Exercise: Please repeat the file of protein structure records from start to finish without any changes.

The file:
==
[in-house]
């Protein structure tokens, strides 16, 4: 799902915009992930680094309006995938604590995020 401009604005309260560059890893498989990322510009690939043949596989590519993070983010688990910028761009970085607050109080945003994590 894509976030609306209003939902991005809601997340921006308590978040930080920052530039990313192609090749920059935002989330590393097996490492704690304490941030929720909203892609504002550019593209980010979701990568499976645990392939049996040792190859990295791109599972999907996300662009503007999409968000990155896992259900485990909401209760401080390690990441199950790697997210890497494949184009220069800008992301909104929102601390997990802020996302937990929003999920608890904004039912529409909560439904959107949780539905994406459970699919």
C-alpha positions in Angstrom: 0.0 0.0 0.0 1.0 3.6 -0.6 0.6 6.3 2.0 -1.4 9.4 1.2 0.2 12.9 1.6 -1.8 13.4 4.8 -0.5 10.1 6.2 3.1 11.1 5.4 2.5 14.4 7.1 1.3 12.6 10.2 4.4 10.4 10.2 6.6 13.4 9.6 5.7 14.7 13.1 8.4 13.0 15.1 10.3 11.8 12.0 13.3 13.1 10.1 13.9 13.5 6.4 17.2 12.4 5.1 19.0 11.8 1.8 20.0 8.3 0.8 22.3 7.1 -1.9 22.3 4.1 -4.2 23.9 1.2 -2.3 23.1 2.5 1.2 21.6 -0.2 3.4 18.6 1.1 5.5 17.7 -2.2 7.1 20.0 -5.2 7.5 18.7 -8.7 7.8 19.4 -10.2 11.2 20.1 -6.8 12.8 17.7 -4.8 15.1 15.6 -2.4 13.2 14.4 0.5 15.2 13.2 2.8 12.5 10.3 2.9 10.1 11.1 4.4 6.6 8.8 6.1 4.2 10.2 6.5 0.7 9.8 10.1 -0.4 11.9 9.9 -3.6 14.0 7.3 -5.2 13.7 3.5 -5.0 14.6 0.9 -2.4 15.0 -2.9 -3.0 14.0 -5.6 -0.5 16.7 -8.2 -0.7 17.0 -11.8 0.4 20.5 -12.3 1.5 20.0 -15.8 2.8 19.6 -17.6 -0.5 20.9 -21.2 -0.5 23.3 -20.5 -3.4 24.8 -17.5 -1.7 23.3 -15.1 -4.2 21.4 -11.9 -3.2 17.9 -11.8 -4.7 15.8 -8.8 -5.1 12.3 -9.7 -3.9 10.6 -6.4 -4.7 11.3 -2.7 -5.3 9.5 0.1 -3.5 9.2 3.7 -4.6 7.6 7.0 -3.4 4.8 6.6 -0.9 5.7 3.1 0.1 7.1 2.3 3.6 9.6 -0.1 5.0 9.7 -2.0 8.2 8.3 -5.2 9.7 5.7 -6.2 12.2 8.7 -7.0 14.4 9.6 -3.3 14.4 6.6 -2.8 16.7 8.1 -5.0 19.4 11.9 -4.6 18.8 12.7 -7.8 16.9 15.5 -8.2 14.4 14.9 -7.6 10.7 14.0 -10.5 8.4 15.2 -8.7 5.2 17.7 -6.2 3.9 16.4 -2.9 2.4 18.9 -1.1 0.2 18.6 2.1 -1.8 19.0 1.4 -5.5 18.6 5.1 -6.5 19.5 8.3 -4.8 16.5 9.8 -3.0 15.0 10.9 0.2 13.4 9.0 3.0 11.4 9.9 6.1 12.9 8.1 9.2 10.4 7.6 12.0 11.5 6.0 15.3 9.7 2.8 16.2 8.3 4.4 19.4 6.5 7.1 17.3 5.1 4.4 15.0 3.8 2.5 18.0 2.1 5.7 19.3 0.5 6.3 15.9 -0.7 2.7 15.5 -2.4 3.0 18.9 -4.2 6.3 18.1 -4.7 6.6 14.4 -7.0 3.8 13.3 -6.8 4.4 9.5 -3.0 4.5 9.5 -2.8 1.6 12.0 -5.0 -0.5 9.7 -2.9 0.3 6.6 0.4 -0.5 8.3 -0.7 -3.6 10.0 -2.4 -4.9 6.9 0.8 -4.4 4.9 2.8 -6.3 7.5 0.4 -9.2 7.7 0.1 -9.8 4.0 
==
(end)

[in-house]
């Protein structure tokens, strides 16, 4: 799902915009992930680094309006995938604590995020 401009604005309260560059890893498989990322510009690939043949596989590519993070983010688990910028761009970085607050109080945003994590 894509976030609306209003939902991005809601997340921006308590978040930080920052530039990313192609090749920059935002989330590393097996490492704690304490941030929720909203892609504002550019593209980010979701990568499976645990392939049996040792190859990295791109599972999907996300662009503007999409968000990155896992259900485990909401209760401080390690990441199950790697997210890497494949184009220069800008992301909104929102601390997990802020996302937990929003999920608890904004039912529409909560439904959107949780539905994406459970699919």
C-alpha positions in Angstrom: 0.0 0.0 0.0 1.0 3.6 -0.6 0.6 6.3 2.0 -1.4 9.4 1.2 0.2 12.9 1.6 -1.8 13.4 4.8 -0.5 10.1 6.2 3.1 11.1 5.4 2.5 14.4 7.1 1.3 12.6 10.2 4.4 10.4 10.2 6.6 13.4 9.6 5.7 14.7 13.1 8.4 13.0 15.1 10.3 11.8 12.0 13.3 13.1 10.1 13.9 13.5 6.4 17.2 12.4 5.1 19.0 11.8 1.8 20.0 8.3 0.8 22.3 7.1 -1.9 22.3 4.1 -4.2 23.9 1.2 -2.3 23.1 2.5 1.2 21.6 -0.2 3.4 18.6 1.1 5.5 17.7 -2.2 7.1 20.0 -5.2 7.5 18.7 -8.7 7.8 19.4 -10.2 11.2 20.1 -6.8 12.8 17.7 -4.8 15.1 15.6 -2.4 13.2 14.4 0.5 15.2 13.2 2.8 12.5 10.3 2.9 10.1 11.1 4.4 6.6 8.8 6.1 4.2 10.2 6.5 0.7 9.8 10.1 -0.4 11.9 9.9 -3.6 14.0 7.3 -5.2 13.7 3.5 -5.0 14.6 0.9 -2.4 15.0 -2.9 -3.0 14.0 -5.6 -0.5 16.7 -8.2 -0.7 17.0 -11.8 0.4 20.5 -12.3 1.5 20.0 -15.8 2.8 19.6 -17.6 -0.5 20.9 -21.2 -0.5 23.3 -20.5 -3.4 24.8 -17.5 -1.7 23.3 -15.1 -4.2 21.4 -11.9 -3.2 17.9 -11.8 -4.7 15.8 -8.8 -5.1 12.3 -9.7 -3.9 10.6 -6.4 -4.7 11.3 -2.7 -5.3 9.5 0.1 -3.5 9.2 3.7 -4.6 7.6 7.0 -3.4 4.8 6.6 -0.9 5.7 3.1 0.1 7.1 2.3 3.6 9.6 -0.1 5.0 9.7 -2.0 8.2 8.3 -5.2 9.7 5.7 -6.2 12.2 8.7 -7.0 14.4 9.6 -3.3 14.4 6.6 -2.8 16.7 8.1 -5.0 19.4 11.9 -4.6 18.8 12.7 -7.8 16.9 15.5 -8.2 14.4 14.9 -7.6 10.7 14.0 -10.5 8.4 15.2 -8.7 5.2 17.7 -6.2 3.9 16.4 -2.9 2.4 18.9 -1.1 0.2 18.6 2.1 -1.8 19.0 1.4 -5.5 18.6 5.1 -6.5 19.5 8.3 -4.8 16.5 9.8 -3.0 15.0 10.9 0.2 13.4 9.0 3.0 11.4 9.9 6.1 12.9 8.1 9.2 10.4 7.6 12.0 11.5 6.0 15.3 9.7 2.8 16.2 8.3 4.4 19.4 6.5 7.1 17.3 5.1 4.4 15.0 3.8 2.5 18.0 2.1 5.7 19.3 0.5 6.3 15.9 -0.7 2.7 15.5 -2.4 3.0 18.9 -4.2 6.3 18.1 -4.7 6.6 14.4 -7.0 3.8 13.3 -6.8 4.4 9.5 -3.0 4.5 9.5 -2.8 1.6 12.0 -5.0 -0.5 9.7 -2.9 0.3 6.6 0.4 -0.5 8.3 -0.7 -3.6 10.0 -2.4 -4.9 6.9 0.8 -4.4 4.9 2.8 -6.3 7.5 0.4 -9.2 7.7 0.1 -9.8 4.0 